Thousands sign petition against new ‘megalomaniac’ towers in EU quarter
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    Thousands sign petition against new ‘megalomaniac’ towers in EU quarter

    A public inquiry and consultation on the project will end on 5 December. Credit: perspective.brussels

    Construction plans to send new towering buildings shooting into the Brussels skyline from the heart of the European quarter are facing opposition, with a petition against the project already garnering 4,000 signatures.

    As part of ambitions to redevelop the EU quarter, construction plans have been announced for new skyscrapers, including a new European Commission tower which is expected to dethrone the Tour de Midi as the tallest building in Brussels.

    Opposition to the project is being organised by the Montgomery-Tervuren neighbourhood committee, whose online petition has already gathered more than 4,000 signatures.

    “Every single one of these towers are all bigger and more megalomaniac than the last,” the committee wrote in the online petition, saying that the tallest one will rise to a height of 155 metres.

    The plans, spearheaded by regional authorities, have also drawn opposition from authorities of the City of Brussels and from the Royal Commission of Sites and Monuments, with both issuing negative advice for the project.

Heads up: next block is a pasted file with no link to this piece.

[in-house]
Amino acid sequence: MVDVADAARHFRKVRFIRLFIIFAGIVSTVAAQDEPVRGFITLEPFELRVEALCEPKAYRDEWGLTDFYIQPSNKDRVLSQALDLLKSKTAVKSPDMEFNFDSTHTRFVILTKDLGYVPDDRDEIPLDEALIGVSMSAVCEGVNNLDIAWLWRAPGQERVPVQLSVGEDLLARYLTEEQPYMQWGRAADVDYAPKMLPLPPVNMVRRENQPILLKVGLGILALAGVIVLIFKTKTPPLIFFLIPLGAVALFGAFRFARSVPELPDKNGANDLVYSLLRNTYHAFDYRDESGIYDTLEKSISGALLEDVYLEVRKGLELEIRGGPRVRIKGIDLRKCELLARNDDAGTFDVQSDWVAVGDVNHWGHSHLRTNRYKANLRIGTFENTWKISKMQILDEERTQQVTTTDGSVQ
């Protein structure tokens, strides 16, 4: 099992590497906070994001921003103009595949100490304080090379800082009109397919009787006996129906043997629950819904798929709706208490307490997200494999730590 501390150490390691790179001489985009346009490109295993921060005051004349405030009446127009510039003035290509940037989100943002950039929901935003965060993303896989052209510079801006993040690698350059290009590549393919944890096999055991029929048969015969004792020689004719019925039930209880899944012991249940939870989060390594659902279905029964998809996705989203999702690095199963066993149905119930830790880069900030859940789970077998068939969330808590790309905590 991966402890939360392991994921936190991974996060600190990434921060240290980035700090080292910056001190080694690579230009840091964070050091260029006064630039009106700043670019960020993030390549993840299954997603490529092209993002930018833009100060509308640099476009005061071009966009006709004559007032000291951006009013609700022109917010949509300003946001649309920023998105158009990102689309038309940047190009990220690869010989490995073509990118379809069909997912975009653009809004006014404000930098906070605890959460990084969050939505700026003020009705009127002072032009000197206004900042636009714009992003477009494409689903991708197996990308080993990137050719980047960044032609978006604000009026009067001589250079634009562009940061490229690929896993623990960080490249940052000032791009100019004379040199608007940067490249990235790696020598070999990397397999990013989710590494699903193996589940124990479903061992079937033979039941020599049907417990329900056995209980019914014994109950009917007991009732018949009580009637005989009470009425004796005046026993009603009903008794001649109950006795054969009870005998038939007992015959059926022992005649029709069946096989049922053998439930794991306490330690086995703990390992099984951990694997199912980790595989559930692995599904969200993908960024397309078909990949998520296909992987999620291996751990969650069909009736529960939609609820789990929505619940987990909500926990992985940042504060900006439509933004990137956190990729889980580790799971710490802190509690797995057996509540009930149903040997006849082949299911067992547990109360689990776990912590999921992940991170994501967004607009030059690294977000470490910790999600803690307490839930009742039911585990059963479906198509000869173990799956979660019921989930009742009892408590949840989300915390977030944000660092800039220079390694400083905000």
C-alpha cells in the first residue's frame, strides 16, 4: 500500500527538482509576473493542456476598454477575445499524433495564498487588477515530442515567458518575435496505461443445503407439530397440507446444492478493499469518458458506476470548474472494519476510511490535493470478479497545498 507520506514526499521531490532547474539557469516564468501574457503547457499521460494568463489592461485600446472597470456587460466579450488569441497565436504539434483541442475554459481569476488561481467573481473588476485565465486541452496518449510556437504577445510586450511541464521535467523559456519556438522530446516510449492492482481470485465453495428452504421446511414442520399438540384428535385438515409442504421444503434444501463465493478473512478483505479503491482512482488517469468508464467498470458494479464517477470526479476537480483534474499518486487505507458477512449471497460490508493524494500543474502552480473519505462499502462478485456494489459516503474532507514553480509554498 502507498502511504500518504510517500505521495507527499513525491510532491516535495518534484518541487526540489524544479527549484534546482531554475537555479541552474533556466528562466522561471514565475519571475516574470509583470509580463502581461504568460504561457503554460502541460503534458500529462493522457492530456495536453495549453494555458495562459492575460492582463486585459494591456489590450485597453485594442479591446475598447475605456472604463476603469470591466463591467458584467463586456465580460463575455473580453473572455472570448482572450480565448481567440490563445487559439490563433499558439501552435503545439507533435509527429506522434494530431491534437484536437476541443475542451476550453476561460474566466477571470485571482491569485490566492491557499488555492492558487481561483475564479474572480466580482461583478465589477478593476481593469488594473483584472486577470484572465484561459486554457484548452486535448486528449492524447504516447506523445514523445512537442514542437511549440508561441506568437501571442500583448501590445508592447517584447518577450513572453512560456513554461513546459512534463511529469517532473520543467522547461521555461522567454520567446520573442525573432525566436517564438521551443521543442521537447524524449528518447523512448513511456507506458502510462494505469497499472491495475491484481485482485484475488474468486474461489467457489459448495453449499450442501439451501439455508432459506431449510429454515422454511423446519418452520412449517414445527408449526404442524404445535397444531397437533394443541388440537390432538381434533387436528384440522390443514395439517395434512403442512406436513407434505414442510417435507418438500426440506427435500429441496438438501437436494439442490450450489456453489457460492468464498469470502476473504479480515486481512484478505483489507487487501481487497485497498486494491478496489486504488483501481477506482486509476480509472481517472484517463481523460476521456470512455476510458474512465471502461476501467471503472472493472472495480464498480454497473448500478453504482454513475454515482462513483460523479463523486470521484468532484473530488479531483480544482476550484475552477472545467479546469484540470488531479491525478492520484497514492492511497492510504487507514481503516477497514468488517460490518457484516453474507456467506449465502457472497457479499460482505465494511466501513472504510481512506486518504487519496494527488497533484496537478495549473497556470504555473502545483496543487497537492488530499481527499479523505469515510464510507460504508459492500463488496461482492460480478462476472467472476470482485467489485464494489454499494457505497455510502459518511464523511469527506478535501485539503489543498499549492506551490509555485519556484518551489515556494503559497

An assessment for the construction of the towers carried out by the Master Development Plan, a body of perspective.brussels tasked with studying urban projects and strategies, is expected to wrap up on 5 December.

    Additional neighbourhood and resident groups have also spoken out against the construction plans, saying that residents are not being taken into account by authorities in such large-scale redevelopment plans.

    “We are rebuilding the city without the citizens,” Liévin Chemin of the citizens association Bral Brussels said. “There is far too little participation and the various guidelines for construction are published so quickly that we hardly have time to give our advice.”

    Aside from benefitting from little inclusion in the process, the concerns of the resident and citizen associations also centre around the expected height of the buildings.

    The concerns revolve around the impact the towers will have on the skyline and on the distribution of light and shadows in the area, with some pointing out that they will soar past the triumphal arc in the nearby Parc du Cinquantenaire.

    Gabriela Galindo
    The Brussels Times